For a film about a master of minimalism, "Vidal Sassoon the Movie" trades in excess.
For a film about a master of minimalism, “Vidal Sassoon the Movie” trades in excess. There’s overdone praise, overdone dips into black-and-white lensing, overdone artsy geometric graphics and too much focus on producer Michael Gordon’s coffee-table book on his hairstylist idol. The tome’s layout and assemblage lend Craig Teper’s docu a nominal structure (and Gordon with pre-publication publicity), as multiple archival artifacts amply illustrate this account of the maestro’s career. But Teper buries his material in gimcrack mod trappings that trivialize rather than celebrate Sassoon’s accomplishments.
Pic waxes strongest when Sassoon talks about his childhood as a poor Jewish kid in London’s East End, the camera following him through key locations of his youth: the orphanage where he was sent after his father split; the synagogue where he sang in the choir; the streets where he fought against Oswald Mosley and his followers in their postwar fascist rallies.
Sassoon’s career resulted not from personal obsession (his passion was architecture) but from his mother’s prophetic dream, which inspired her to apprentice him to a hairdresser. Next, in time-honored biodoc tradition, his perfectionism made his early working years a study in frustration as he searched for his signature style. Once he found it, as numerous interviewees explain, it revolutionized hairdressing, fashion and the look of the ’60s, as well as the way women viewed themselves. A lovely verbal pas de deux pairs Sassoon and seminal designer Mary Quant (one of the first to sport a Sassoon five-point cut) enthusiastically recollecting the swinging ’60s.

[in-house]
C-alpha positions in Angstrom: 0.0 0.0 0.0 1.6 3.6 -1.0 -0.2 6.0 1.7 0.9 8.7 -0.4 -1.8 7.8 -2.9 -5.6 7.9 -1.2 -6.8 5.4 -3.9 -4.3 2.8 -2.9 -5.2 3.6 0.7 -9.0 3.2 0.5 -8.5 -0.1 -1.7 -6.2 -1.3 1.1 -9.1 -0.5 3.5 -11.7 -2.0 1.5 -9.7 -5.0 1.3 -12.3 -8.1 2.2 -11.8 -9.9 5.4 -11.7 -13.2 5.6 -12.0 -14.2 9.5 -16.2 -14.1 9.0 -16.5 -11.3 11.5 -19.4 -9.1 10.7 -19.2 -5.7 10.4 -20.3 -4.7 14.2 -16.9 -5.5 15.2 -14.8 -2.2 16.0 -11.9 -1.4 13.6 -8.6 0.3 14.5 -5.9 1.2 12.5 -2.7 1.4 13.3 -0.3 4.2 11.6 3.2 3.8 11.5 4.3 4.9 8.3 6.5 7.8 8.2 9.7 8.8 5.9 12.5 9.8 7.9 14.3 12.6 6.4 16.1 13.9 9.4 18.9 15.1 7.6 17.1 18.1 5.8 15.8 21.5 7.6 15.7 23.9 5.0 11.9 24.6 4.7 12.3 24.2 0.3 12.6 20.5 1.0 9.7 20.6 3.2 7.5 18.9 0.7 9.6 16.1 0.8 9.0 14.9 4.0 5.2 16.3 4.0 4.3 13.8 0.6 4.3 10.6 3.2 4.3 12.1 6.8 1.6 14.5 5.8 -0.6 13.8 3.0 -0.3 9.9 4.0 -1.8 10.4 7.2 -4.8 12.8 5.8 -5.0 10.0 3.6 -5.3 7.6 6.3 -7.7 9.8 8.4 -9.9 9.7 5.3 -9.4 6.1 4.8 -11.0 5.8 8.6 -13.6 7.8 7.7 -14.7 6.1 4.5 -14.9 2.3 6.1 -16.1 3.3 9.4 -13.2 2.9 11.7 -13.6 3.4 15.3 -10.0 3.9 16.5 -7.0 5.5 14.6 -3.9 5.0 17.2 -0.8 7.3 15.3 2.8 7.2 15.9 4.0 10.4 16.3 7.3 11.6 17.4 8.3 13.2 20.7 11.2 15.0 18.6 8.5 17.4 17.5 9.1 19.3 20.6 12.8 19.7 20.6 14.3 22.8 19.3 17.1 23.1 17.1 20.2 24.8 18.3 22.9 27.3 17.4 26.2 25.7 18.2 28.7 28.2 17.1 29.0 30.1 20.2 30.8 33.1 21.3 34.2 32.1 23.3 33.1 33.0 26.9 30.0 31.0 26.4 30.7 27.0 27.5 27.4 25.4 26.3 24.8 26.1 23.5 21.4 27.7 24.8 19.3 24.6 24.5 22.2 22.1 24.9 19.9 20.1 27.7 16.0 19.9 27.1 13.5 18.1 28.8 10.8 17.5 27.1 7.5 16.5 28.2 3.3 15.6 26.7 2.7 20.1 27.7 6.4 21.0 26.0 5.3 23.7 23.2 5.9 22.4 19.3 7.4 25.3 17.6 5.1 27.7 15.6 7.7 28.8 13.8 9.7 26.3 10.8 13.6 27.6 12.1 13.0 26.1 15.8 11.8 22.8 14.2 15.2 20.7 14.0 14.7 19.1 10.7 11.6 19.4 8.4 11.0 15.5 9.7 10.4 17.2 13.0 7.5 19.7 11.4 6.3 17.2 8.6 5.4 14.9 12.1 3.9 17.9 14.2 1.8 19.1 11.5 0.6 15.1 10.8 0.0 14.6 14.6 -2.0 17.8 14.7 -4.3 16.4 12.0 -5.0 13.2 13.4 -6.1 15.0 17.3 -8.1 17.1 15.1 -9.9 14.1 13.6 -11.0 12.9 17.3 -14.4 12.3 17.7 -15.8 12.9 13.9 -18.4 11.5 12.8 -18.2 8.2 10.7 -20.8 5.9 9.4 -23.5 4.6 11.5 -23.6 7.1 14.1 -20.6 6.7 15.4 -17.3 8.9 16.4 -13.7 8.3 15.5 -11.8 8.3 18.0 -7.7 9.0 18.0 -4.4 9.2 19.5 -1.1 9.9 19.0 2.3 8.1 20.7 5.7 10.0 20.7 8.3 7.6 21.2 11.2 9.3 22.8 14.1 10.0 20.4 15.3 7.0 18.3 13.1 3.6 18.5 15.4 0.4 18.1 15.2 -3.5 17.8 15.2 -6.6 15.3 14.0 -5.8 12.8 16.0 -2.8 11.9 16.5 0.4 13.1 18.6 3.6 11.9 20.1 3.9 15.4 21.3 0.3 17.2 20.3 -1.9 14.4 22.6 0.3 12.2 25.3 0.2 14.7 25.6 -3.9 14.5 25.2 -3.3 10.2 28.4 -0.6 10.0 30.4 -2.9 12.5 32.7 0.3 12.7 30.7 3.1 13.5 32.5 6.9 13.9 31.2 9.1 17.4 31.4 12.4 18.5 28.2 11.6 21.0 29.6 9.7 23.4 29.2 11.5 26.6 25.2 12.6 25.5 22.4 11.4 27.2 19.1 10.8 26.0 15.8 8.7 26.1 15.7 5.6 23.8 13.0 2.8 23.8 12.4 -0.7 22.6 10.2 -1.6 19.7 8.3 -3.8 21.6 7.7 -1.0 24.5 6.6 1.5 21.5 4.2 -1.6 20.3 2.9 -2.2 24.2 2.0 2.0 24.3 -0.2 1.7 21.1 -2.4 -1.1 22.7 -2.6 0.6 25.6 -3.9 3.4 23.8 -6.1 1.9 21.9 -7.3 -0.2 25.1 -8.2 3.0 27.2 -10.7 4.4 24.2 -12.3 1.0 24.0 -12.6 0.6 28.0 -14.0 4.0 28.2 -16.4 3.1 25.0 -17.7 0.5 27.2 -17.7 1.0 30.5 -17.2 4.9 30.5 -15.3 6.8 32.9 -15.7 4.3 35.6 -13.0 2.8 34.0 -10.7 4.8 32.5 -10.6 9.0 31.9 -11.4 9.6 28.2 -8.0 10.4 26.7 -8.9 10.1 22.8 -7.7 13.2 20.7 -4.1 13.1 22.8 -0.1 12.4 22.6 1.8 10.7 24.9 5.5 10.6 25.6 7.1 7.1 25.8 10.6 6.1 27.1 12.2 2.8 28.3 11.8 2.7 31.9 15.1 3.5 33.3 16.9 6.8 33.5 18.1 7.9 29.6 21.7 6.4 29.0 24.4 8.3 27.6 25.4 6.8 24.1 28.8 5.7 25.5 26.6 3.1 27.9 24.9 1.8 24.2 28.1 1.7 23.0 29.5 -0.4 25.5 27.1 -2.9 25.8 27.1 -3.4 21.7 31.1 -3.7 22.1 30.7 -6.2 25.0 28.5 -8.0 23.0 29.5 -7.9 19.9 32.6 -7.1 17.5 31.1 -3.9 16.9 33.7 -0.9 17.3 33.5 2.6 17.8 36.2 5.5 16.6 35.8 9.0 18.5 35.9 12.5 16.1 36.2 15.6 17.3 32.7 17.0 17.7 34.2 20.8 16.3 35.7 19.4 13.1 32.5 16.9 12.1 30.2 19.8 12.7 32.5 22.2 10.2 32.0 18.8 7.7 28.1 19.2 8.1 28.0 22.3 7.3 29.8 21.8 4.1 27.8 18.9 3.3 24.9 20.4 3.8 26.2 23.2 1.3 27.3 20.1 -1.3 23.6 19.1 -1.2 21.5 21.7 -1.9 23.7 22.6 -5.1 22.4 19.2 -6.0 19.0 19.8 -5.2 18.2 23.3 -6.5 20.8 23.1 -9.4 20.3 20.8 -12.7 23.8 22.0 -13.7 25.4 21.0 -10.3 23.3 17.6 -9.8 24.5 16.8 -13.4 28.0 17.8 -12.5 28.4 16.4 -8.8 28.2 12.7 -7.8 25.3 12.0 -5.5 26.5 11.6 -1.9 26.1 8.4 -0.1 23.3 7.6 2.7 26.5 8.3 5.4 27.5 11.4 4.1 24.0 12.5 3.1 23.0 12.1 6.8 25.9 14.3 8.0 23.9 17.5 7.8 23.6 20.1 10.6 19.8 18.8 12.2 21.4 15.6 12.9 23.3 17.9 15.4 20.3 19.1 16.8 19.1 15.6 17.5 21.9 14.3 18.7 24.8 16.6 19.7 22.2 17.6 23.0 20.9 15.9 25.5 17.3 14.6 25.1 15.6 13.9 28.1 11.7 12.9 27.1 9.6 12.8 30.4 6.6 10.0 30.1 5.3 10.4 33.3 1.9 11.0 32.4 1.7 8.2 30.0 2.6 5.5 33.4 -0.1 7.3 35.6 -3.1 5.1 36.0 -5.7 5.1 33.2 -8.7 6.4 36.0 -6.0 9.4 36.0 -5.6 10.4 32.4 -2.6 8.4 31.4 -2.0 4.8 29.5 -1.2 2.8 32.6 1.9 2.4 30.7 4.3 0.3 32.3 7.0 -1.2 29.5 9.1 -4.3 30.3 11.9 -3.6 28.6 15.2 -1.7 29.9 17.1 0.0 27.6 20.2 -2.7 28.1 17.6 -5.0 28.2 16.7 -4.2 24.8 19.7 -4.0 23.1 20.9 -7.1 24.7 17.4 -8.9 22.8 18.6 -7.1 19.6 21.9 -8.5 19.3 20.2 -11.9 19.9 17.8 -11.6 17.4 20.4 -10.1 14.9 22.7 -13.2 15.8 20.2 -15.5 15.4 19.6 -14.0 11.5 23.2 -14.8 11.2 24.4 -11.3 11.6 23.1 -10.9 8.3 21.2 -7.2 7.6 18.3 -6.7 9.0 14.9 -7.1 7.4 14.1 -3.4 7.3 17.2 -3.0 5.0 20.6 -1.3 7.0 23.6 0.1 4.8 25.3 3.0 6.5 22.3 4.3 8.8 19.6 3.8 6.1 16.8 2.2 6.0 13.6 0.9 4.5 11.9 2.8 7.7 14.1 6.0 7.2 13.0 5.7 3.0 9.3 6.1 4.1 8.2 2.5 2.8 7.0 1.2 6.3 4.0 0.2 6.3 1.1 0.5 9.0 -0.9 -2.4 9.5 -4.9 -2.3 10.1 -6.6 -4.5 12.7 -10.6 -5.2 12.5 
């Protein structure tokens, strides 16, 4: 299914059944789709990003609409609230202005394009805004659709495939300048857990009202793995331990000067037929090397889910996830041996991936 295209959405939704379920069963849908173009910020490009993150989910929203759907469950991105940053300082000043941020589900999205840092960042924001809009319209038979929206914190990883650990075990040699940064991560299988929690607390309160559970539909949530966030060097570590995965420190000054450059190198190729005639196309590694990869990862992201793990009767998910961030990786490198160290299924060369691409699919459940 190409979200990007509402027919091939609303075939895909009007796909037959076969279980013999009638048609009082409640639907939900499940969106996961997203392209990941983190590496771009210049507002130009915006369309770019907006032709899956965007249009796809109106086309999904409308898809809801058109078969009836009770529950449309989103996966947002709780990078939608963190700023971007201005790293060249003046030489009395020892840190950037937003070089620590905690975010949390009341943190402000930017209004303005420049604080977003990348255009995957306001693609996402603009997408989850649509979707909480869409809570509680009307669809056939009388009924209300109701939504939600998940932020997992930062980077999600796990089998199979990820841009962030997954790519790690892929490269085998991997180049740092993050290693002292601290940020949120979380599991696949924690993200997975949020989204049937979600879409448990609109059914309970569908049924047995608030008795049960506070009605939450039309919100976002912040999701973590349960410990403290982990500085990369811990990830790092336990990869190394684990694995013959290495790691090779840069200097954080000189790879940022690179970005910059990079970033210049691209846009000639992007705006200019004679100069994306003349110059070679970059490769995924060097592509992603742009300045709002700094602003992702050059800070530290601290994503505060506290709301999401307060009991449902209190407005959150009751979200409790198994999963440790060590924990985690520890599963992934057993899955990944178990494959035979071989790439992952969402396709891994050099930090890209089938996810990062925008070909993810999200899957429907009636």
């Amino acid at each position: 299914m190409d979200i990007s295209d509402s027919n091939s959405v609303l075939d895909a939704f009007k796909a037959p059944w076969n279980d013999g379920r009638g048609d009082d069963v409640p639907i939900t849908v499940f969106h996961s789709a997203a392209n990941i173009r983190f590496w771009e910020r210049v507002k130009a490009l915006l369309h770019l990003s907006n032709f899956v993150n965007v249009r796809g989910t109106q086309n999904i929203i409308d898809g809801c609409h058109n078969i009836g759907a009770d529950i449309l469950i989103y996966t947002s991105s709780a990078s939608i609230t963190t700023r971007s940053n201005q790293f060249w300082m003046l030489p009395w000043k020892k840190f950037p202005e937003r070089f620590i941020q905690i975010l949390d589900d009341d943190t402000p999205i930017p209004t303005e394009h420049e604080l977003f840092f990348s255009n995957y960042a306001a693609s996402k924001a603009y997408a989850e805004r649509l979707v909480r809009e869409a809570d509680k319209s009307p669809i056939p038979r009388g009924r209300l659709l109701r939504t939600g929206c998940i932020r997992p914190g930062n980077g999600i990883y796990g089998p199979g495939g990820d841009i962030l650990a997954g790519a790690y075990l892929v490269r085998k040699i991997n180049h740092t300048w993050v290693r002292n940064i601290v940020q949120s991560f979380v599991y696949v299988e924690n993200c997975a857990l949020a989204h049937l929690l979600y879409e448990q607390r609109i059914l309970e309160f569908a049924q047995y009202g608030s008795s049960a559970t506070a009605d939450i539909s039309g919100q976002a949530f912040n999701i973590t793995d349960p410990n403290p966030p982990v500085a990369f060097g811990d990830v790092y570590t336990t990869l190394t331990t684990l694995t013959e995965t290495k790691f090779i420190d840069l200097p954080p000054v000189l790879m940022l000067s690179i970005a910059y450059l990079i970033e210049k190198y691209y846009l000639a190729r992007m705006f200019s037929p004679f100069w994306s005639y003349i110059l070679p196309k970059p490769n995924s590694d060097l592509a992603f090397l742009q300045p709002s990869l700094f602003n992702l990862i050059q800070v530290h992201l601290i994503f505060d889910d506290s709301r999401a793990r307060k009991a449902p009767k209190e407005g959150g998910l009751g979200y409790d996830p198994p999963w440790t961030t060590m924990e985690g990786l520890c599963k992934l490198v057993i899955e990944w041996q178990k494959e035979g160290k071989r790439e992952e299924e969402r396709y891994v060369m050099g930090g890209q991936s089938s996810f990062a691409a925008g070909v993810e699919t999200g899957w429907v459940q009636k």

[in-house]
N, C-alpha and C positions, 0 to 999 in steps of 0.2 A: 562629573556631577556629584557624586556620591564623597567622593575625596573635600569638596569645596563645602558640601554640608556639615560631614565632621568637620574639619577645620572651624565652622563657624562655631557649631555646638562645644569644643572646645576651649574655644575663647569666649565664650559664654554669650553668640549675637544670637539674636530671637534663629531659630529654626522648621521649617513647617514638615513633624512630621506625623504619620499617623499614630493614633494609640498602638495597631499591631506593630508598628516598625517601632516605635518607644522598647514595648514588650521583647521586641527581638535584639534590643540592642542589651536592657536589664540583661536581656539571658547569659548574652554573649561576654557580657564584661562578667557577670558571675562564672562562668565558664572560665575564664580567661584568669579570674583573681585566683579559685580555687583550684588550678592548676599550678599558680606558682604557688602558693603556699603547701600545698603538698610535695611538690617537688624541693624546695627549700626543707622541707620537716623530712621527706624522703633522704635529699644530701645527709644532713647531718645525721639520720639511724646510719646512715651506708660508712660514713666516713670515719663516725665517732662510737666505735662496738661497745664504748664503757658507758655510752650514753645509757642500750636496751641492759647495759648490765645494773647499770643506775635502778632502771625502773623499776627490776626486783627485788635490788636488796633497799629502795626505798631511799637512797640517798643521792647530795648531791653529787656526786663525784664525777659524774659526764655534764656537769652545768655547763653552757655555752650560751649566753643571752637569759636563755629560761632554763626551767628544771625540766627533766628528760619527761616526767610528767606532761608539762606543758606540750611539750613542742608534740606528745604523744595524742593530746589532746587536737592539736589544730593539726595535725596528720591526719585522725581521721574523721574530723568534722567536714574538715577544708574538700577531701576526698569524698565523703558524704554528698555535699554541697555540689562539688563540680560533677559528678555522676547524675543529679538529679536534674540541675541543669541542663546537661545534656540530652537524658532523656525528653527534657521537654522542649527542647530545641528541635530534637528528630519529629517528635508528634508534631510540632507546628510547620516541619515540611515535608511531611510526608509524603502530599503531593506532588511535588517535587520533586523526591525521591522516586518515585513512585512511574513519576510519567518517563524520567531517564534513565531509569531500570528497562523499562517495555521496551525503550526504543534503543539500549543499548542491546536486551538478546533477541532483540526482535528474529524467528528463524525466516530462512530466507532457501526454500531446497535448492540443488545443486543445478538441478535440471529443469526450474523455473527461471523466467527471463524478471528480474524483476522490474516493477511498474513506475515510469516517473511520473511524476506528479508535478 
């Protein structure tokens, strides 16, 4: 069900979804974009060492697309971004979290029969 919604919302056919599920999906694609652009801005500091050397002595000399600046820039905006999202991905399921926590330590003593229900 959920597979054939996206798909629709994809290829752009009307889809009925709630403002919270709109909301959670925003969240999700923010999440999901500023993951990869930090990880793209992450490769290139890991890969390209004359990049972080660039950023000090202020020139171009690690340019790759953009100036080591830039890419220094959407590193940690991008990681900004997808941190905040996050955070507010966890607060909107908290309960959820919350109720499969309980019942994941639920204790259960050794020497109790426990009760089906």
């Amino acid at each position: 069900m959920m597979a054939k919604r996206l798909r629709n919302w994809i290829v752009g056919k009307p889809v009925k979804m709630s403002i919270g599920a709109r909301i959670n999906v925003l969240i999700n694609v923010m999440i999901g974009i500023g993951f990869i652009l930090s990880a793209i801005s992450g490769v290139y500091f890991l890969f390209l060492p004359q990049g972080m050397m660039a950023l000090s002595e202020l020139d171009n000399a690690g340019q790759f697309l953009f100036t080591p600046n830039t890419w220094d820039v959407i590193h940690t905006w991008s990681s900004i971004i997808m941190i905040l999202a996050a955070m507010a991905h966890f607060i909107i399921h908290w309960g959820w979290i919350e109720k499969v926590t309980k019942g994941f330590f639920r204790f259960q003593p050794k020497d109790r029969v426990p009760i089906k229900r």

But such spontaneity is rare. More typically, parades of Sassoon employees and colleagues, each artificially posed against a dead white wall (presumably in homage to the famous black-and-white photos of his distinctive cuts), heap generalized plaudits upon their deity. Never can they be seen at work (or even at ease), and never are they allowed to illustrate what they are talking about with, say, a practice wig and a pair of scissors.
Pic sinks lowest when it attempts to correlate Sassoon’s creations with the ongoing reinvention of form that surrounded him. Instead of actually tracing similarities between Sassoon’s geometric tendencies and his contemporaneous architecture, Teper throws in an indifferent shot of the Guggenheim that suggests the dreaded beehive more than it suggests any sassy Sassoon cut.
Sassoon’s global success and attendant celebrity spawned a treasure trove of imagery; his unforgettable “If you don’t look good, we don’t look good” ads, the daily TV show he co-hosted with his wife, and his guest appearances demonstrating exercise routines are all excerpted here. But Teper lacks the necessary distance from his subject to give his material shape and coherence. The helmer’s own attempts to visually trumpet Sassoon’s greatness with special effects, far from arising organically from his subject’s accomplishments, unfold in a void as Sassoon strides, heroically undistorted, through a sea of computer-fudged faces.